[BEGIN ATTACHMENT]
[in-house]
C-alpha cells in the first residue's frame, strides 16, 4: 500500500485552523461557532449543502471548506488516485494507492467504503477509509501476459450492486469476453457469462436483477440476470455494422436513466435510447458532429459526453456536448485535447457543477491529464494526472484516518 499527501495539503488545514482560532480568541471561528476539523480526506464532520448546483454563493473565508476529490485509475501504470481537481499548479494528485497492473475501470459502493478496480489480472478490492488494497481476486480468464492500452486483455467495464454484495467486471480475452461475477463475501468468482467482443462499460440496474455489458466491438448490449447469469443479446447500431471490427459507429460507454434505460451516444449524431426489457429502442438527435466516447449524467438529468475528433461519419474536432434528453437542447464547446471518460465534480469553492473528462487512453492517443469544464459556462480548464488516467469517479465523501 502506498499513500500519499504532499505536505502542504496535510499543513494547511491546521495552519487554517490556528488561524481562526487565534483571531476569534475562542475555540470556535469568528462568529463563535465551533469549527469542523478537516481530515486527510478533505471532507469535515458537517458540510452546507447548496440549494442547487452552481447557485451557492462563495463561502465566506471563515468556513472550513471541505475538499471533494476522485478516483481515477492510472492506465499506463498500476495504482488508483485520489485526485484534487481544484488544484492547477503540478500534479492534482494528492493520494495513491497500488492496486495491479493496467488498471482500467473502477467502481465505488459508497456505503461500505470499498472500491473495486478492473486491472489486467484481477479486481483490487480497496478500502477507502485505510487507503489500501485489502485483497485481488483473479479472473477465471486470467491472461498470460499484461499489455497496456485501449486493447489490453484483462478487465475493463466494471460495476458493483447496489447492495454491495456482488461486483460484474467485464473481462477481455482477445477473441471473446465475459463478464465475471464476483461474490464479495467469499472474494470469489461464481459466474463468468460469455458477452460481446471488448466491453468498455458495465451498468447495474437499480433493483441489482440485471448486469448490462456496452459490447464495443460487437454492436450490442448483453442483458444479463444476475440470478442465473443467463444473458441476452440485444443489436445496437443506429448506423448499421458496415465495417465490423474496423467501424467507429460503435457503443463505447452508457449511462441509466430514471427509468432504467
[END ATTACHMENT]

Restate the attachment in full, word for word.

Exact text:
[in-house]
C-alpha cells in the first residue's frame, strides 16, 4: 500500500485552523461557532449543502471548506488516485494507492467504503477509509501476459450492486469476453457469462436483477440476470455494422436513466435510447458532429459526453456536448485535447457543477491529464494526472484516518 499527501495539503488545514482560532480568541471561528476539523480526506464532520448546483454563493473565508476529490485509475501504470481537481499548479494528485497492473475501470459502493478496480489480472478490492488494497481476486480468464492500452486483455467495464454484495467486471480475452461475477463475501468468482467482443462499460440496474455489458466491438448490449447469469443479446447500431471490427459507429460507454434505460451516444449524431426489457429502442438527435466516447449524467438529468475528433461519419474536432434528453437542447464547446471518460465534480469553492473528462487512453492517443469544464459556462480548464488516467469517479465523501 502506498499513500500519499504532499505536505502542504496535510499543513494547511491546521495552519487554517490556528488561524481562526487565534483571531476569534475562542475555540470556535469568528462568529463563535465551533469549527469542523478537516481530515486527510478533505471532507469535515458537517458540510452546507447548496440549494442547487452552481447557485451557492462563495463561502465566506471563515468556513472550513471541505475538499471533494476522485478516483481515477492510472492506465499506463498500476495504482488508483485520489485526485484534487481544484488544484492547477503540478500534479492534482494528492493520494495513491497500488492496486495491479493496467488498471482500467473502477467502481465505488459508497456505503461500505470499498472500491473495486478492473486491472489486467484481477479486481483490487480497496478500502477507502485505510487507503489500501485489502485483497485481488483473479479472473477465471486470467491472461498470460499484461499489455497496456485501449486493447489490453484483462478487465475493463466494471460495476458493483447496489447492495454491495456482488461486483460484474467485464473481462477481455482477445477473441471473446465475459463478464465475471464476483461474490464479495467469499472474494470469489461464481459466474463468468460469455458477452460481446471488448466491453468498455458495465451498468447495474437499480433493483441489482440485471448486469448490462456496452459490447464495443460487437454492436450490442448483453442483458444479463444476475440470478442465473443467463444473458441476452440485444443489436445496437443506429448506423448499421458496415465495417465490423474496423467501424467507429460503435457503443463505447452508457449511462441509466430514471427509468432504467